Ekaete Ime Oviawe1,2,*, Samuel TankoFadasan2, MarufLawal2, MohammedHadiSuleiman3, and Abdulaziz Abdullahi Bada2
1Department of Veterinary Surgery and Radiology, Usmanu Danfodiyo University Sokoto, Nigeria
2Department of Veterinary Surgery and Radiology, Ahmadu Bello University, Zaria, Nigeria
3Department of Veterinary Anatomy, Ahmadu Bello University, Zaria, Nigeria
Introduction: Radiography can monitor bone healing to detect delayed healing, non-union, and mal-union early. This studyaimed to monitor bone healing, following oral administration of quail eggs and bone broth (BB) on a bone defect in the rabbit model.Materials and methods: A total of 24 adultwhite New Zealand rabbits were used in the study. They were divided into four six groupsbefore creating a 3.5 mm bone defect. The first group received a daily oral dose of BB, the second group a daily oral dose of quail egg (QE), and the third group received a daily oral dose combination of BBand quail eggs (BQE). At the same time, the fourth group was given an oral daily dose of distilled water (CN) for 12 weeks. Radiographs were taken at 2, 4, 6, 8, 10, and 12weekspostoperative. An experienced radiologist blinded to the groupings scored theradiographs on a scale of 0-4 based on mineral opacity. Results:At week 6, the BB and BQE groups differed significantly from the QE and CN groups. There was a significant difference between the treatmentsand the control group at weeks 8 and 10. The complete healing of BB and BQE groups occurred before week 10. The healingof two rabbits in the QE group was donebefore week 10 althoughthe others completedhealing before week 12. The CN group did not heal even after week 12.Conclusion:Using radiography, Monitoring the bone healing rate was done successfully. The BQE group showedthe fastest healing, followed by BB, and QE groups.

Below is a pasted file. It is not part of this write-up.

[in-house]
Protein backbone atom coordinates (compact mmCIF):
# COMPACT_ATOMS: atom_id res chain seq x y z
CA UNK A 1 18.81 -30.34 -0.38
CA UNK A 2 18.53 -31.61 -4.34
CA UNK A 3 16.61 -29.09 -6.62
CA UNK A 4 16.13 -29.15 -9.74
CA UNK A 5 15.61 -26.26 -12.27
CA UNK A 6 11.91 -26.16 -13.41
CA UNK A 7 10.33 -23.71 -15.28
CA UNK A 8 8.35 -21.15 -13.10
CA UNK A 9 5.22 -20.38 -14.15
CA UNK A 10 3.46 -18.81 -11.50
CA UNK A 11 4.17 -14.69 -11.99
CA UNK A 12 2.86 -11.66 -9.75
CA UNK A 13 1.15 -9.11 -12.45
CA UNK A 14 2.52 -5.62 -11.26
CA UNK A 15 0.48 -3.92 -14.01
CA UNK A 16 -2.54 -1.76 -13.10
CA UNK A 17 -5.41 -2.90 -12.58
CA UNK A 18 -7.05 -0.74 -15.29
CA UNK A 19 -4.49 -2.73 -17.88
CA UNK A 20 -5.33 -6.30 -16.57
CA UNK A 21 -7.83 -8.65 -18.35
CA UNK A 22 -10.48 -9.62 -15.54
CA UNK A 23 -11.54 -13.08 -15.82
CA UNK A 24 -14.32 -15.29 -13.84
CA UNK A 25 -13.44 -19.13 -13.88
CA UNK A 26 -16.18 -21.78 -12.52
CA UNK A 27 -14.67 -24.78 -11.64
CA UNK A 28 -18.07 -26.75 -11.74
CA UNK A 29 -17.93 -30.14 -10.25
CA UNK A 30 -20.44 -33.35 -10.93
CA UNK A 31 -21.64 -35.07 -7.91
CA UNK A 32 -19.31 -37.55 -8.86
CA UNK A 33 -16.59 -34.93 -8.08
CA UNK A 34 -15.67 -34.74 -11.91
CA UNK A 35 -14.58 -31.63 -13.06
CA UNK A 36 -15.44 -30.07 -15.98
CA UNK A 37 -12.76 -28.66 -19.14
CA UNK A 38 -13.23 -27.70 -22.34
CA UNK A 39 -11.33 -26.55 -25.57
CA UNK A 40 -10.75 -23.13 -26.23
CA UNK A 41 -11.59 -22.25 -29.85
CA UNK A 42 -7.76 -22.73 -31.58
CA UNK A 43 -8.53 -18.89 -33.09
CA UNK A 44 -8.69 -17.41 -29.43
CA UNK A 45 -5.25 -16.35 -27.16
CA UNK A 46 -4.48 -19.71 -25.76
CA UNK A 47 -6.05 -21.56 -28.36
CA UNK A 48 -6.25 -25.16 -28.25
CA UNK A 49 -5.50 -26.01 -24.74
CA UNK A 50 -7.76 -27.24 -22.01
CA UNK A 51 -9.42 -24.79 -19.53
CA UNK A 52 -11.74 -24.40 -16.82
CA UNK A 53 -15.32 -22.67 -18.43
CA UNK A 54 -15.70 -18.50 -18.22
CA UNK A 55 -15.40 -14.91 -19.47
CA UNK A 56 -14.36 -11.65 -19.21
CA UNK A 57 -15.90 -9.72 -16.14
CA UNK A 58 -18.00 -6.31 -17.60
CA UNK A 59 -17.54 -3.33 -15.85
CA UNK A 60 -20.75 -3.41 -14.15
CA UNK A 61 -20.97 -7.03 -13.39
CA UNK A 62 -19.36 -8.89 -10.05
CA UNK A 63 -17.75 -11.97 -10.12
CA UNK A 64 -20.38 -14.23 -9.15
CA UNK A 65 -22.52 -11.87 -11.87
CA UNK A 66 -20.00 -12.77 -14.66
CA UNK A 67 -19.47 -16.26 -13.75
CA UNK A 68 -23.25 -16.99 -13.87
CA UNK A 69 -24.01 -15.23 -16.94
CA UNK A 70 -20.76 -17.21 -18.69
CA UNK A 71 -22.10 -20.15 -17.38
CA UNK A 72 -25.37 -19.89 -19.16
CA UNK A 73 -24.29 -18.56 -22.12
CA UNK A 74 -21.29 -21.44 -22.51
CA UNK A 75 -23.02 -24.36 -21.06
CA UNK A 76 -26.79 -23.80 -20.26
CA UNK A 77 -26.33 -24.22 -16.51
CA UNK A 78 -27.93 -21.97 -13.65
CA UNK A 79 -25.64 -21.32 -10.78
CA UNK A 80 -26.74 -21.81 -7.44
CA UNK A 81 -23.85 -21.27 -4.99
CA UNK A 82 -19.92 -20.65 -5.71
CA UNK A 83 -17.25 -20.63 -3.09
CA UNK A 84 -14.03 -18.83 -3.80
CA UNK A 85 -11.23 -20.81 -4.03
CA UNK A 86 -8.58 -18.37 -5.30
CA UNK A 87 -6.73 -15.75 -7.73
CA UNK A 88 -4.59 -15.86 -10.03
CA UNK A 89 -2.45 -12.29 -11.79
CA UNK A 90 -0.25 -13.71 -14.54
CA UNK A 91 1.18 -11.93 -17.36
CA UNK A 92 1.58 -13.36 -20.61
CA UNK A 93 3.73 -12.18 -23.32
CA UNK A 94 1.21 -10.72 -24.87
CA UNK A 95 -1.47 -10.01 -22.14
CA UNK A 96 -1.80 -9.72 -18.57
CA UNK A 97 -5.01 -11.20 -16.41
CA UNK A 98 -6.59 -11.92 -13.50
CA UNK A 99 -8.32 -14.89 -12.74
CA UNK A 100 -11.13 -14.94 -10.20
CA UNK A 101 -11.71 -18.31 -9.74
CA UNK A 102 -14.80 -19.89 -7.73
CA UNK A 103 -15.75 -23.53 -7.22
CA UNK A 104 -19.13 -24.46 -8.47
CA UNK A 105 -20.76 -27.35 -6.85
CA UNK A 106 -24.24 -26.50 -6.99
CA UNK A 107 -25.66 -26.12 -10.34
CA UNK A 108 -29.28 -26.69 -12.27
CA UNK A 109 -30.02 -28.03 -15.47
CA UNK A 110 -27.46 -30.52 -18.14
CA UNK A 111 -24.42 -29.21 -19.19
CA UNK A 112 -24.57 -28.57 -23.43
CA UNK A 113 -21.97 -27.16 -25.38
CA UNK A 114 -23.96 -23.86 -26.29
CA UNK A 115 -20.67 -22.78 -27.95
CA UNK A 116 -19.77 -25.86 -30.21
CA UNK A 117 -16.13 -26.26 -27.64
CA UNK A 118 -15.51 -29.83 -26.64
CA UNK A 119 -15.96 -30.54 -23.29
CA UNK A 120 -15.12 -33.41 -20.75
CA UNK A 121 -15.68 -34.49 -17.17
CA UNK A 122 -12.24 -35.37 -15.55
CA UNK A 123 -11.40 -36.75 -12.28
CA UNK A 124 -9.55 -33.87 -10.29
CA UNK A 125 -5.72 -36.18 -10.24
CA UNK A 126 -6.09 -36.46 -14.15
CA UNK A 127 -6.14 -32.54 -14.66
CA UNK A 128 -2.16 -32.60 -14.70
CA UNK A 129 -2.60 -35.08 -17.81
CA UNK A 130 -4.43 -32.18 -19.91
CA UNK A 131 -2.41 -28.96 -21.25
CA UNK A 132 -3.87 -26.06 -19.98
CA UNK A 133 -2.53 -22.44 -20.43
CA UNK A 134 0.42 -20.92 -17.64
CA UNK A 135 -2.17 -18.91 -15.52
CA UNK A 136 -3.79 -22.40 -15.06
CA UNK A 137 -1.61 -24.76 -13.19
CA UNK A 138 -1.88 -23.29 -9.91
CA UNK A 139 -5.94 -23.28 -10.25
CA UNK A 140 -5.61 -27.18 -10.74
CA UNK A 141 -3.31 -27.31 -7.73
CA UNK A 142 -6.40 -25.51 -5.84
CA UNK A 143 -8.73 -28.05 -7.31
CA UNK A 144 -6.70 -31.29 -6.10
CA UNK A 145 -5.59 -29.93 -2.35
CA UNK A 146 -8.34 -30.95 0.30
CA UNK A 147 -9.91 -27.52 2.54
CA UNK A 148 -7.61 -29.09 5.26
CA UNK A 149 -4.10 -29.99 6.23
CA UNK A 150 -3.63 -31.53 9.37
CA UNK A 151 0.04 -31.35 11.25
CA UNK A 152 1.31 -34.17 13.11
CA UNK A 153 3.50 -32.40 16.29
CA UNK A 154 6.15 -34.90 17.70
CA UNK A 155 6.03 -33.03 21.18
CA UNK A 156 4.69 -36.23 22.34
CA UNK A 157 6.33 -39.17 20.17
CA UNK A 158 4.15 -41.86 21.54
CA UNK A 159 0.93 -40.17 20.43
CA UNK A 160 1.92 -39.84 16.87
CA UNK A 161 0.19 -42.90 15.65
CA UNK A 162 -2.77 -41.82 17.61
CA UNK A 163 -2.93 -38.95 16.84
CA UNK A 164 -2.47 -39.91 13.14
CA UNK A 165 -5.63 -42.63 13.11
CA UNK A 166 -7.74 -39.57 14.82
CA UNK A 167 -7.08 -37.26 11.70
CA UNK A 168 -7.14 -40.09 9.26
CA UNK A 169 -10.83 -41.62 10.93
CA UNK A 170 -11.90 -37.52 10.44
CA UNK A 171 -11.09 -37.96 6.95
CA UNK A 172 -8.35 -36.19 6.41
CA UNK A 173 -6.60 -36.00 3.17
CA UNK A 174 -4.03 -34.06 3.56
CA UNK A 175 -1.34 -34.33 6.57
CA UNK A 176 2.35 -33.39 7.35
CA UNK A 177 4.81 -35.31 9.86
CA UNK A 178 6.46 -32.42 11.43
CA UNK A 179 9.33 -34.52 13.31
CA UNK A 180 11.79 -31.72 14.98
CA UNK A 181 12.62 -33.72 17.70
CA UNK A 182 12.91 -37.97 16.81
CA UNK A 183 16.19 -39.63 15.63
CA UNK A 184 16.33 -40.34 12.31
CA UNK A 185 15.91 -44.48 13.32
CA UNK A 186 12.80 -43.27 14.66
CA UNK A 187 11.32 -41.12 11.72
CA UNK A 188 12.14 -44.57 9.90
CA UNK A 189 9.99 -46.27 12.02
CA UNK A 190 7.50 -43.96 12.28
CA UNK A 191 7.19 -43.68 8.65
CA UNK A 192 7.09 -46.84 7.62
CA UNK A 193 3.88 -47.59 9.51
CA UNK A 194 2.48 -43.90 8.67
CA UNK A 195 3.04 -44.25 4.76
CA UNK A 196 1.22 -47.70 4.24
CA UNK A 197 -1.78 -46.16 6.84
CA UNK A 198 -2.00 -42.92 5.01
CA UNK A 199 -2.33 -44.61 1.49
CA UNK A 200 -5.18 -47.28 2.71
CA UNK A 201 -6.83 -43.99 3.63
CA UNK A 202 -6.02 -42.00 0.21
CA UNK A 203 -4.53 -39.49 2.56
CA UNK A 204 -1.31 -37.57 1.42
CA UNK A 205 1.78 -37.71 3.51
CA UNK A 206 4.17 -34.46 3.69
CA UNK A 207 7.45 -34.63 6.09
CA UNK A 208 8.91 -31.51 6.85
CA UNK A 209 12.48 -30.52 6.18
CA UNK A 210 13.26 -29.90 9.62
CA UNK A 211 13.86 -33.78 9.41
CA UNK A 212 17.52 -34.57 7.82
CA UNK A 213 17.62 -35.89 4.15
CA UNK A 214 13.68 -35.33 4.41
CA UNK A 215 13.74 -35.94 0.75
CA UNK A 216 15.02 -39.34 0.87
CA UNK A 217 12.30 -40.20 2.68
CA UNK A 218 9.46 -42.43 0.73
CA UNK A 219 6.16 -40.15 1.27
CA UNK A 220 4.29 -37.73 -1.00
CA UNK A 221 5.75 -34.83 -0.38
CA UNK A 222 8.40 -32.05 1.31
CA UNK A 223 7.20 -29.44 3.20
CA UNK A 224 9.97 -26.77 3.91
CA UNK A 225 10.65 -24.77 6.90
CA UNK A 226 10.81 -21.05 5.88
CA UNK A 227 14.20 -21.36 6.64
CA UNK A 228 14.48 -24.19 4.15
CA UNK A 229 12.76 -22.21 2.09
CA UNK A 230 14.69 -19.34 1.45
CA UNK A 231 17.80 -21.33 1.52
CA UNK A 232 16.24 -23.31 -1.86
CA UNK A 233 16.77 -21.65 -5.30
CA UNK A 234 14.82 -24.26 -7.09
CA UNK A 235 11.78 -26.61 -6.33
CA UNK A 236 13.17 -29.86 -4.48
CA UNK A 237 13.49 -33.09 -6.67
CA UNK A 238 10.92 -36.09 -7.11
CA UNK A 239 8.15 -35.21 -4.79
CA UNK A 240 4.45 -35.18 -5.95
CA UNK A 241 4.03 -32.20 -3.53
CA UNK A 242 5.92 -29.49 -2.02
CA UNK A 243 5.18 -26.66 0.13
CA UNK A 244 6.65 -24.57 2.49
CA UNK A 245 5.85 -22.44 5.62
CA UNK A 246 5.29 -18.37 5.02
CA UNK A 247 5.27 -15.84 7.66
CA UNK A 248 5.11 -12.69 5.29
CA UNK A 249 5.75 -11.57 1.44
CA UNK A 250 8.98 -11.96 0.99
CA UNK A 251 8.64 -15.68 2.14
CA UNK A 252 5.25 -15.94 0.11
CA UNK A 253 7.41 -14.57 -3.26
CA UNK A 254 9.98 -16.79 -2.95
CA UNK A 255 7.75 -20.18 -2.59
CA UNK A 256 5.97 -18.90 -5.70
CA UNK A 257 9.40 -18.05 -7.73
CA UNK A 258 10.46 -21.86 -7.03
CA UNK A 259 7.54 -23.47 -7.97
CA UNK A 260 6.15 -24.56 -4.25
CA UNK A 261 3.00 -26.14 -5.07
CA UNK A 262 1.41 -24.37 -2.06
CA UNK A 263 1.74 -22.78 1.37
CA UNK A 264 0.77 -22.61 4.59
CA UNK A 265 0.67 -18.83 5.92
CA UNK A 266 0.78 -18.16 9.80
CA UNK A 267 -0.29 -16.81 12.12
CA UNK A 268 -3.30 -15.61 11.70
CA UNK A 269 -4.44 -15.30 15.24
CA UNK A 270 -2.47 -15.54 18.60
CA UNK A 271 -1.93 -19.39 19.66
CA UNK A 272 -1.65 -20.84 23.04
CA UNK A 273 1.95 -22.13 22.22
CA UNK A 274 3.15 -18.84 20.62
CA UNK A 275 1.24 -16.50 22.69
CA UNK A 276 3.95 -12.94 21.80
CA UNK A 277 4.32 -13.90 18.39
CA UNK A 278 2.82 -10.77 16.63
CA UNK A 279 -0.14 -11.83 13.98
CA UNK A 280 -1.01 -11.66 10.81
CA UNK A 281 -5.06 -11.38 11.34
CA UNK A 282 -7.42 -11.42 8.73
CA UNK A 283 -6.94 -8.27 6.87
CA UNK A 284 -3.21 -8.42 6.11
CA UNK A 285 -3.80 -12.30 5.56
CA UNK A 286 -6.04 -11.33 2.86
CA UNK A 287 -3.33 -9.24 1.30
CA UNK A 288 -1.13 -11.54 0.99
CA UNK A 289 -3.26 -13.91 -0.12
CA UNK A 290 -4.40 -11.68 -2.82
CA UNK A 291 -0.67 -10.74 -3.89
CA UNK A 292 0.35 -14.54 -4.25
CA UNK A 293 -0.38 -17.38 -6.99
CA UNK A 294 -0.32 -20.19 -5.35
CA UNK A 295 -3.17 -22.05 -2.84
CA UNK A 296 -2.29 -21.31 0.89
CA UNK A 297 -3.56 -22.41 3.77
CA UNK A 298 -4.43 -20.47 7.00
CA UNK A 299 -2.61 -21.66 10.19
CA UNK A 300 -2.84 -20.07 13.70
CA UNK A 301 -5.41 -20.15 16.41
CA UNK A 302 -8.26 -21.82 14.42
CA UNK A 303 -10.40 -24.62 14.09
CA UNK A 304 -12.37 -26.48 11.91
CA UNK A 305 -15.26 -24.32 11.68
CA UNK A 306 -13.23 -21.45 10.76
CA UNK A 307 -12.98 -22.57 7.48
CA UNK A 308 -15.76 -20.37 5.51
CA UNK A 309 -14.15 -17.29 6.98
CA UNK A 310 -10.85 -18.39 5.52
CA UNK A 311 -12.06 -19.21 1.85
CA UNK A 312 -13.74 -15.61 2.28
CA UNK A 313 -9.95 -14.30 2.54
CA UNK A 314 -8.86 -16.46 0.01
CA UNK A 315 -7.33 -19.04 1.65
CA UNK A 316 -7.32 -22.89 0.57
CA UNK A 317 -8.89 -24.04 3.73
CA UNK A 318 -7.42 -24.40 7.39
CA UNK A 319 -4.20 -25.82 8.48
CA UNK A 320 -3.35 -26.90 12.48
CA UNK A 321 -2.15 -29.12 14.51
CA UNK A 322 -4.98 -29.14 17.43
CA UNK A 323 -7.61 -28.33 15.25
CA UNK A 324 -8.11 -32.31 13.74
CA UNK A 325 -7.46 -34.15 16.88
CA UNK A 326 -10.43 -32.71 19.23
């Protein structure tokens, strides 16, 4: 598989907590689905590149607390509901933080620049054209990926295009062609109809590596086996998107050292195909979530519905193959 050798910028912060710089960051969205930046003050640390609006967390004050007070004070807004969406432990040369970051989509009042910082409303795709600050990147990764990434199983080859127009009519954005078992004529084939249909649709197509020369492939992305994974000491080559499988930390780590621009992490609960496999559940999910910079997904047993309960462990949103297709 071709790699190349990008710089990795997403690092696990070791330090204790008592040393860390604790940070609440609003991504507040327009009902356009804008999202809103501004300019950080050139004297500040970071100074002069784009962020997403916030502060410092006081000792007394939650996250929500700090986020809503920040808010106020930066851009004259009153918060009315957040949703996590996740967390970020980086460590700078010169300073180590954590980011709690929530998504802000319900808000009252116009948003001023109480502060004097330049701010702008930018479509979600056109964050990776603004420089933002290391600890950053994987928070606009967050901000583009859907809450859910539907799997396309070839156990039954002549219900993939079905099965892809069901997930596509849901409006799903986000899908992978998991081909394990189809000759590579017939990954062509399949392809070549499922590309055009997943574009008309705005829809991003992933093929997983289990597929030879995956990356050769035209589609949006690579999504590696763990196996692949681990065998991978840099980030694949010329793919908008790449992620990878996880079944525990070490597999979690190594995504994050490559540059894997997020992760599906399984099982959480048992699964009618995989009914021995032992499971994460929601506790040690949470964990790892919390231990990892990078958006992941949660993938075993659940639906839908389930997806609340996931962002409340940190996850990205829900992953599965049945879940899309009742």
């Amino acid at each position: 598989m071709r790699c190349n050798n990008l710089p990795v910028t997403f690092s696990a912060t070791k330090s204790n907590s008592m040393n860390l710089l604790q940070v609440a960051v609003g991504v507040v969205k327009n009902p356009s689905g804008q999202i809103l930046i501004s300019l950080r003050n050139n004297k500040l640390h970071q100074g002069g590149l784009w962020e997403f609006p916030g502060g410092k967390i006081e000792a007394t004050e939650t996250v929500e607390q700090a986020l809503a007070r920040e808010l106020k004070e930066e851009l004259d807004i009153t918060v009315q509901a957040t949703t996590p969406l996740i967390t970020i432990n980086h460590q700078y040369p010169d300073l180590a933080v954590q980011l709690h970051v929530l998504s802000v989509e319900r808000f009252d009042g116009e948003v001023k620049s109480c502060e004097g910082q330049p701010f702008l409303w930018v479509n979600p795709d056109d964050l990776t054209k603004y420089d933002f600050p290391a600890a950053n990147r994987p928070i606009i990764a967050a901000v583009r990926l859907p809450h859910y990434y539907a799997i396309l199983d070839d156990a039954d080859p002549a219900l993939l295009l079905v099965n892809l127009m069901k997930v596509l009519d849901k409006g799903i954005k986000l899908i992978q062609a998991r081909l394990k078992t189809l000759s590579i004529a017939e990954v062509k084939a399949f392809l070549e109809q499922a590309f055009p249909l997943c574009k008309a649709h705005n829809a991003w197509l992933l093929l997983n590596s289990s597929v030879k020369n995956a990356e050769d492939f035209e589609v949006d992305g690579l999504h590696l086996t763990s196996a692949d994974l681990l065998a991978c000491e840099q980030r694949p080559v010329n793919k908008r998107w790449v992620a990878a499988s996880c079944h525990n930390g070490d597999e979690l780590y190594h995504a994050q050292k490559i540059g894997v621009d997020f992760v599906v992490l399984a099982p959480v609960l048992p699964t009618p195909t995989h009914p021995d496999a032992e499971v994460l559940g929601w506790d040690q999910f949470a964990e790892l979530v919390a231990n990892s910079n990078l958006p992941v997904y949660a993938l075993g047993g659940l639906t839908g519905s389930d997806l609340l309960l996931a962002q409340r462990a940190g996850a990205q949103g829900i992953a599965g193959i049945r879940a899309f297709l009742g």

Radiography is an imaging technique that uses X-rays or similar ionizing radiation to view the internal structure of an object1.Bone defects are serious conditions in which a portion of the bone isdamaged or missing due totrauma, infection, tumors, or congenital malformations. Conventional treatments such as reset, fixation, and functional exercise usually result incompletehealingfor short bonedefects. However, the situation becomes extremely difficultwhenthe defect is too large2. Quail egg has several nutritional benefits,such as antioxidants, protein, lipids, cholesterol, carbohydrate, fat, vitamin E,and minerals such as nitrogen, iron,and zinc3. Bone broth is traditionally known to improvehealing4. It is a liquid containing cooked bones and connective tissues,which can be made from cow, chicken,and even fish bones. It is usually simmered for 24 -48 hours when cooking, giving the stock enough time to extract all the nutrients from thebones5. It has been estimated that approximately 5–10% of the population experiencedifficulty in bone healing, resultingin delayed bone healing, non-unions,and malunions,which could have been avoided with adequate monitoringandnutritional support6.Bone healing is a process of renewal of the bone tissue7.The ability of bone tissues to repair itself often fails when a defect istoo complicated or too large to be bridged, often leadingto delayed healing8.Surgical management and autografts are the current gold standard treatment for bonedefects,which can be used along with adjunct therapy to enhance bone healing9,10.